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Sarah “Sassy” Vaughan
William John “Bill” Evans
WordPress is a website content management system. The History of WordPress is that it was created as a CMS that allows people to easily edit and manage their website through a simple to use interface, for example adding pages, editing posts, adding images and more. WordPress is written in PHP and uses MySQL to power its database. It is open source, meaning the core WordPress product is entirely free to download and use under the GPLv2 (or later) license.
WordPress was historically created to be a blogging tool, and over the years has grown into being an Enterprise ready CMS. Organisations of all kinds use WordPress to power their websites. High profile websites such as whitehouse.gov are powered by WordPress now, whilst organisations such as NASA, Sony, Microsoft and others use WordPress to power certain websites in their digital estates.
In 2002, the developer behind a tool blogging CMS called b2/cafelog decided they were going to stop working on their platform. As users of b2/cafelog, Matt and Mike decided to keep moving forward the development themselves, and so they ‘forked’ b2/cafelog. This means they effectively took a copy of the codebase, so that they could keep developing features and maintaining the software themselves.
This was the beginning of what would go on to become WordPress.
Matt Mullenweg is now the CEO of Automattic, the company behind WordPress.com and other WordPress related services and products. Matt actively leads the development of WordPress as a product. Mike Little remains a WordPress specialist developer and is actively involved in the WordPress community.
WordPress.org remains open source and free to use by all.
The history of WordPres is that first version of WordPress was released on May 27th 2003, but development had been underway for some time before this after Mike and Matt forked b2/cafelog in 2002.
After version WordPress 1.0 was released on May 27th 2003, Matt and Mike continued to develop WordPress whilst gaining the support of other developers who were keen to contribute to the project. Since then WordPress has built an extensive ecosystem of developers and contributors who continue to move the project forward with a regular release program. As a WordPress Agency, we at 93digital focus on delivering WordPress for clients.
Further back in the history of WordPress, WordPress was not a widely used CMS. But as of May 2020, WordPress powers over 36% of the entire internet according to w3techs Usage Statistics.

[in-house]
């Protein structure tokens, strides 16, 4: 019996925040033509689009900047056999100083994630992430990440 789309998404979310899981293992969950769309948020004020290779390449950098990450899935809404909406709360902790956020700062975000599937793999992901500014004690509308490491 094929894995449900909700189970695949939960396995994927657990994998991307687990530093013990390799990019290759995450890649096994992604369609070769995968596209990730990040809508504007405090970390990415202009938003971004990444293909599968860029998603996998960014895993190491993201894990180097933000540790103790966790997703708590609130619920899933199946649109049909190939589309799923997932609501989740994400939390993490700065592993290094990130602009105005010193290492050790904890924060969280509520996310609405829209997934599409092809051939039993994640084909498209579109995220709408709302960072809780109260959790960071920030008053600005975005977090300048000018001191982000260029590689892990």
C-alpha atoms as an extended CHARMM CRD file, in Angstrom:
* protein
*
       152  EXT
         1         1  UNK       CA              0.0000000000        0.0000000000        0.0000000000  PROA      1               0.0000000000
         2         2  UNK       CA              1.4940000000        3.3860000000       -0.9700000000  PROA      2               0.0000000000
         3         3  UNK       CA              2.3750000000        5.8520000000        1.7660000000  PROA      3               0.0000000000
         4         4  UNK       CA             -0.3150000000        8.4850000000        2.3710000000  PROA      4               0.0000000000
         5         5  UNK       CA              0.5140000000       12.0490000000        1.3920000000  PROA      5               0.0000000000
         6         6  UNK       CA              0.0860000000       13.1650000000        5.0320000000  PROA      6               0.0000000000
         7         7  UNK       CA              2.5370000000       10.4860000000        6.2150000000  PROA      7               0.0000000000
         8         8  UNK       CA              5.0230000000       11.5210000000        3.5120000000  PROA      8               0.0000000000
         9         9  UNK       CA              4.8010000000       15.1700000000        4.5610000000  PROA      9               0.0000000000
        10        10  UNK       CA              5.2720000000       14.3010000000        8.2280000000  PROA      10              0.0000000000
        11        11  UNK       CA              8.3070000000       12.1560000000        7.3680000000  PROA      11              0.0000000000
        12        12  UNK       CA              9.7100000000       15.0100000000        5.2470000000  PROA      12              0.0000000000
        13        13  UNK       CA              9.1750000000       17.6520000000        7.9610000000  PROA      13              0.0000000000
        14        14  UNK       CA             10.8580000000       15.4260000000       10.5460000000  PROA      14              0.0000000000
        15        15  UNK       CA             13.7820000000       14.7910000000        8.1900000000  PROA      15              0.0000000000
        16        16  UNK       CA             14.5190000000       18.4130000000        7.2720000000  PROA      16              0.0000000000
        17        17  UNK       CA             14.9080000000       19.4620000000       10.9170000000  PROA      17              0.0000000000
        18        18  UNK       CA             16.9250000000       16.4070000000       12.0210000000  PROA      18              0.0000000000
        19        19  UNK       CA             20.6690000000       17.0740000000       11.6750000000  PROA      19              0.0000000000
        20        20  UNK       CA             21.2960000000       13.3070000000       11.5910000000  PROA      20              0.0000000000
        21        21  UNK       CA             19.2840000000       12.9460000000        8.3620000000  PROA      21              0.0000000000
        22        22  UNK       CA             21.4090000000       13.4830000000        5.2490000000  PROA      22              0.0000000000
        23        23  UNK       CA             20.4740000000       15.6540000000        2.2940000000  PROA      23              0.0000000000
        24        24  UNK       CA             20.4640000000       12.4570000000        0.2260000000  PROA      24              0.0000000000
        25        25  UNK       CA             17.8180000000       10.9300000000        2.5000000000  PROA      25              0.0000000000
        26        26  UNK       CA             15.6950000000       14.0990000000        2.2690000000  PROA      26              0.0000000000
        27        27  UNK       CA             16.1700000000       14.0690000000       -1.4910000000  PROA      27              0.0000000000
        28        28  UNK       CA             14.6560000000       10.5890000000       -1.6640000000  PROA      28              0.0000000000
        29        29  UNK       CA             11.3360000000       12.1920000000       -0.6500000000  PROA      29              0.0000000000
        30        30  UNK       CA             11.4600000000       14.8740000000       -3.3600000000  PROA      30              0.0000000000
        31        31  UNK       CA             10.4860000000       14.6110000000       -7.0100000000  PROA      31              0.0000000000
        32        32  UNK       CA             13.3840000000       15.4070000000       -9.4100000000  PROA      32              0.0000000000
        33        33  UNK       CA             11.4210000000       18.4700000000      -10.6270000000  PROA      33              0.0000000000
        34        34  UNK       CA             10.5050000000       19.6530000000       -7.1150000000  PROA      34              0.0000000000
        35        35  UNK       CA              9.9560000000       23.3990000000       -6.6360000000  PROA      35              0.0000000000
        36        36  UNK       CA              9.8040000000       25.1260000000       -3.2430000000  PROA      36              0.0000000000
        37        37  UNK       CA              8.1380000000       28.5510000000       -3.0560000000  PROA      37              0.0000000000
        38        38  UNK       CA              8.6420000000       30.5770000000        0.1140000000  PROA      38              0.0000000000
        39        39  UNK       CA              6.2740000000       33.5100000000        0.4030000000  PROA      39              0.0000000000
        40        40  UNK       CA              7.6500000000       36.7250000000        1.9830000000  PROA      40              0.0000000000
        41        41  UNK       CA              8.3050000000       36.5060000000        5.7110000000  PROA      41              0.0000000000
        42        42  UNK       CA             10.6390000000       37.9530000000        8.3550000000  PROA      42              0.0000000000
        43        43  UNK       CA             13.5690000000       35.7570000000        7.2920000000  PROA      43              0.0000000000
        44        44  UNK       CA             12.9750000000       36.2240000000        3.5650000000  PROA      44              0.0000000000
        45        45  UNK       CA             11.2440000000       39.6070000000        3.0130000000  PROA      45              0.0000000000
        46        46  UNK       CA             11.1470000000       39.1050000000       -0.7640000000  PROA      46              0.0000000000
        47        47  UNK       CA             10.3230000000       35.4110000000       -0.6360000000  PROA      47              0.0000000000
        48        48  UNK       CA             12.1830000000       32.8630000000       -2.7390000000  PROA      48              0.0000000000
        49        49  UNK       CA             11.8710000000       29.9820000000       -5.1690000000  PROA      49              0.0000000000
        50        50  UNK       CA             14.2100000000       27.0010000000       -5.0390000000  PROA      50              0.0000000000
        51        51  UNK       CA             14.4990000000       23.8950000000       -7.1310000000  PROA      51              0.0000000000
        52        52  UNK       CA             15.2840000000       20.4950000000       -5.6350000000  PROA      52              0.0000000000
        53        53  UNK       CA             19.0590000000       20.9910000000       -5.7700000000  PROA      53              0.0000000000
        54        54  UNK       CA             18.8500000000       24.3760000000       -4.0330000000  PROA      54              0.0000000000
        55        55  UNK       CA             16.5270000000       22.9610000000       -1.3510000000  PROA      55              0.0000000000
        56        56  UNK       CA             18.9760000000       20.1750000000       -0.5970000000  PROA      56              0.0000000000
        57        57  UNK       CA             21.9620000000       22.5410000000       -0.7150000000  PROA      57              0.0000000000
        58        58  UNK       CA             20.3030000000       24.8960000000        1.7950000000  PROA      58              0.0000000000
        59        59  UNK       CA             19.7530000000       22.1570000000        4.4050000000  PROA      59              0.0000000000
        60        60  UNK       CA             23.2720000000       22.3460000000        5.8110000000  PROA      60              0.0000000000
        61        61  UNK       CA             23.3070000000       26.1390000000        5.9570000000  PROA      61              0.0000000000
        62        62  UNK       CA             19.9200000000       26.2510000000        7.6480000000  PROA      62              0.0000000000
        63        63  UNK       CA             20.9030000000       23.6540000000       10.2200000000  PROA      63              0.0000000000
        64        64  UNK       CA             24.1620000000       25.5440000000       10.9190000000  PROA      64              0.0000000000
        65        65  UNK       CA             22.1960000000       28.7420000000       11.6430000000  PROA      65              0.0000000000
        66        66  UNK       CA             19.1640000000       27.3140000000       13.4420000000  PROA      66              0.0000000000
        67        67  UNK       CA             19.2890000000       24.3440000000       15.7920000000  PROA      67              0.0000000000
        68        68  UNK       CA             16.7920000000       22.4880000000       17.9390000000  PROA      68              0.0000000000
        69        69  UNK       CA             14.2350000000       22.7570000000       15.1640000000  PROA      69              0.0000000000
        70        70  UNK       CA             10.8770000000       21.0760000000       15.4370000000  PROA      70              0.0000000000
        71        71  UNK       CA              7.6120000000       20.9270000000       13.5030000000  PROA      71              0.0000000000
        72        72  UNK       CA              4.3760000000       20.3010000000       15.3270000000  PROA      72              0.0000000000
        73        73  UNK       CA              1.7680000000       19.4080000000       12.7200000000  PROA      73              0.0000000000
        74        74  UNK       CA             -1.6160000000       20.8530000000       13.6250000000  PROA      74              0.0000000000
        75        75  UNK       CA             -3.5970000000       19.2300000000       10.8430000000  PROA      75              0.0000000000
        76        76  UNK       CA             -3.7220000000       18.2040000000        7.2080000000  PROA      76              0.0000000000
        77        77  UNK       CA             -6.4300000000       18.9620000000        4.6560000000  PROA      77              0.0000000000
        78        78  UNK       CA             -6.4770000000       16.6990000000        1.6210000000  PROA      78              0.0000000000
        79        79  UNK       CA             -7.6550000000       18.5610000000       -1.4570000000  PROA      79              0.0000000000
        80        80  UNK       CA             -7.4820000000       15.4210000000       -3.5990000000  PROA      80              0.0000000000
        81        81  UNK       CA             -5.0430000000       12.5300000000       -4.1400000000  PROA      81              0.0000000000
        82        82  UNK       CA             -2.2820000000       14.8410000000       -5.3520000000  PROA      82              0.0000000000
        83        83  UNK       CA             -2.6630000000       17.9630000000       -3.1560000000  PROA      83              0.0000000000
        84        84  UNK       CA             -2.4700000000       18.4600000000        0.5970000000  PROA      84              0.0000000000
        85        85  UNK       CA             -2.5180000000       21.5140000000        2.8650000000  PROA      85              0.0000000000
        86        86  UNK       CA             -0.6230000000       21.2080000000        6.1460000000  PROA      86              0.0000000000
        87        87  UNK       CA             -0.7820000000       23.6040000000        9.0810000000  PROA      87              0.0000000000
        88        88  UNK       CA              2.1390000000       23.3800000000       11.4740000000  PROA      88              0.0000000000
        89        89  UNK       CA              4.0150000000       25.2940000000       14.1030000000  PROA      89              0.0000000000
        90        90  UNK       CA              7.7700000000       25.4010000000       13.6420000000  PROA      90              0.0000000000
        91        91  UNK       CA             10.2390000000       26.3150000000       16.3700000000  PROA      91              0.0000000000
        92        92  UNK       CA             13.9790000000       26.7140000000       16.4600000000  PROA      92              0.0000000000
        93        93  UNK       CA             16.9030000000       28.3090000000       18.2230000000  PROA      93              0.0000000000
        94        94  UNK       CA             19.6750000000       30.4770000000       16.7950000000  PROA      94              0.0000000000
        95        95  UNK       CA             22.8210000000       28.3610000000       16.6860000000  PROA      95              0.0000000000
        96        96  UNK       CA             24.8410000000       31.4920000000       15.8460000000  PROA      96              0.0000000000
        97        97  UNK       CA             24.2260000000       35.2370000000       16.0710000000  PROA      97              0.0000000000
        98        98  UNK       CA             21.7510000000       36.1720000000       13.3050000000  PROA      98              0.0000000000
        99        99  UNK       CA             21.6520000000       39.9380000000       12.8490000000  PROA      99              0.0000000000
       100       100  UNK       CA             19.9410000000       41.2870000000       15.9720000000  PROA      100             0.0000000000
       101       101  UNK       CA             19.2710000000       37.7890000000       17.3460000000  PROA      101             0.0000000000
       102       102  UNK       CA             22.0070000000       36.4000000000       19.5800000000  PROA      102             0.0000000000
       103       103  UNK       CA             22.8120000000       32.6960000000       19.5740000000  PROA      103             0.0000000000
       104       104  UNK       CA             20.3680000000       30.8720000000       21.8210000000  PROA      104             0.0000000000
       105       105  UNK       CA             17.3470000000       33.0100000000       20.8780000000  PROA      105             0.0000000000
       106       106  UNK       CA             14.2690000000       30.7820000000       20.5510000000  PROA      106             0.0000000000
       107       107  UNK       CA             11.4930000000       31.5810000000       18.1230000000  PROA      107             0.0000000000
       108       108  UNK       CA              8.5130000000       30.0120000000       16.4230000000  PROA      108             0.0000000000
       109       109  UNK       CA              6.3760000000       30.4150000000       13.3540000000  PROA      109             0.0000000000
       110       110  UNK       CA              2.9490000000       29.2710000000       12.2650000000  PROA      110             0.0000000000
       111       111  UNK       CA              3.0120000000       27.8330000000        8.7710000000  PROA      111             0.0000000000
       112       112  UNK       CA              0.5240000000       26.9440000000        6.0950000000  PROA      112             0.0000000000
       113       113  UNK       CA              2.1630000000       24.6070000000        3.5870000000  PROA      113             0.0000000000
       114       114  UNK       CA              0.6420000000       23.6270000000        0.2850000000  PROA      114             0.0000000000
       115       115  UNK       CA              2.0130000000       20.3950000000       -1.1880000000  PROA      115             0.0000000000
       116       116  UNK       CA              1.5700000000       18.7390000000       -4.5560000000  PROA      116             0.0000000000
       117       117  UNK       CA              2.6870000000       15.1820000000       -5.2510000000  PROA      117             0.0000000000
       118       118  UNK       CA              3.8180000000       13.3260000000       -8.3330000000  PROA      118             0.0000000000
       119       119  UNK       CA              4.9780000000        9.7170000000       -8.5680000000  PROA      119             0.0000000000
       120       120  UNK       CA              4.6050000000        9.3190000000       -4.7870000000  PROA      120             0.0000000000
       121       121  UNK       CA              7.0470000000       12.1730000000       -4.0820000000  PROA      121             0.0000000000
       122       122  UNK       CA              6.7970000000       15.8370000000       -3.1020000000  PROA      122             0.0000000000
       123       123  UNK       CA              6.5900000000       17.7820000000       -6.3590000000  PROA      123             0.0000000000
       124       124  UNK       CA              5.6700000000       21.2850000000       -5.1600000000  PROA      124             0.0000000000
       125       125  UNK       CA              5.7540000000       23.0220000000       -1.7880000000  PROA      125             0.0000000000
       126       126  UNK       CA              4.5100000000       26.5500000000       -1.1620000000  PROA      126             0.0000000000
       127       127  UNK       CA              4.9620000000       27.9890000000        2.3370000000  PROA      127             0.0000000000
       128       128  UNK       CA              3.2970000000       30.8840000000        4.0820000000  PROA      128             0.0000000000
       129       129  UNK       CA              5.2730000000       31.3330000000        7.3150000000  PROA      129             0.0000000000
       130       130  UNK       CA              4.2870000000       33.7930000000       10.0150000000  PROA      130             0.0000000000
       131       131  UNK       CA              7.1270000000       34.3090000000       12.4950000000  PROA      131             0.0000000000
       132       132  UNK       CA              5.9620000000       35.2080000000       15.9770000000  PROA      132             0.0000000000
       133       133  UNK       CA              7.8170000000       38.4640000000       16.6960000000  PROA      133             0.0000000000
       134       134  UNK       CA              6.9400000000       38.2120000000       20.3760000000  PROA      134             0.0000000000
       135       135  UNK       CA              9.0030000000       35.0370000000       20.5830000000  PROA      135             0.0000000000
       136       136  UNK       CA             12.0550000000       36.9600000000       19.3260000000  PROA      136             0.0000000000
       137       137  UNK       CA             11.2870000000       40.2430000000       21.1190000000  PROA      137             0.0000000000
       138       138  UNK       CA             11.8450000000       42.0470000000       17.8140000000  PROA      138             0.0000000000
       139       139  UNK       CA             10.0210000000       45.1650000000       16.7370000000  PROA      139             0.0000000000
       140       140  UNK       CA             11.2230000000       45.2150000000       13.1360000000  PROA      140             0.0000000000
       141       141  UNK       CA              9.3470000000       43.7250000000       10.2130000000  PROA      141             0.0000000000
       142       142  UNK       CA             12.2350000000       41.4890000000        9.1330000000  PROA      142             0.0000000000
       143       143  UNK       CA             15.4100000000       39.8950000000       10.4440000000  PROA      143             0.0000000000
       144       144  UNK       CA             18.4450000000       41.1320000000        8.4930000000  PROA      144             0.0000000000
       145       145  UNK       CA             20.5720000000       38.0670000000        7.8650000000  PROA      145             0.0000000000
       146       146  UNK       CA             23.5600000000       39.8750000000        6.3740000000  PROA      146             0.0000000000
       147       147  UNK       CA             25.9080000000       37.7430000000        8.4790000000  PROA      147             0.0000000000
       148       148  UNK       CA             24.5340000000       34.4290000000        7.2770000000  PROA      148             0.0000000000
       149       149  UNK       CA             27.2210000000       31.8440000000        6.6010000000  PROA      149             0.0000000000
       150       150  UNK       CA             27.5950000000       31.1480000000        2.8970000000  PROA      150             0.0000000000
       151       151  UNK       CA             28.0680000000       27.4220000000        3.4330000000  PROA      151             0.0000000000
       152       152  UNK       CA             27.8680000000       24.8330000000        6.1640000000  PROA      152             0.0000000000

This equates to an over 63% share of the entire Content Management System market.
Relative to WordPress, other CMS platforms such as Joomla, Shopify, Drupal and Workspace are next in terms of popularity, but they have a relatively very small proportion of usage compared to WordPress. For example, Joomla is the next most used CMS, but only has a just over 4% share of the CMS market, relative to WordPress with over 63%.
The history of WordPress shows just how dramatic the growth of a pioneering technology can be.
On the WordPress.org website you can see a list of the recent Release History of WordPress. But by exploring our interactive WordPress Time Machine above, we hope you can get a full visual picture and timeline of WordPress History.
The History of WordPress interactive timeline will hopefully give you an idea of how WordPress used to look when it was first released, and how the default theme and CMS interface have progressed over the years.
Whilst the original WordPress Founders Matt and Mike are still involved in the WordPress project in different ways, there is now a big group of developers who give up their team to work on WordPress as a core product. Earlier in the history of WordPress Matt and Mike were more actively involved in a hands on way.
The WordPress Core Team maintains a Roadmap of all the things that are being worked on currently and planned for the future, as well as planned release dates for some future versions of WordPress.
There is also WordPress Trac where if you’re a developer you can submit bugs or suggestions on the future roadmap for WordPress and get involved with continuing to make WordPress a great product!
The history of WordPress is interesting, but its future story is even more interesting!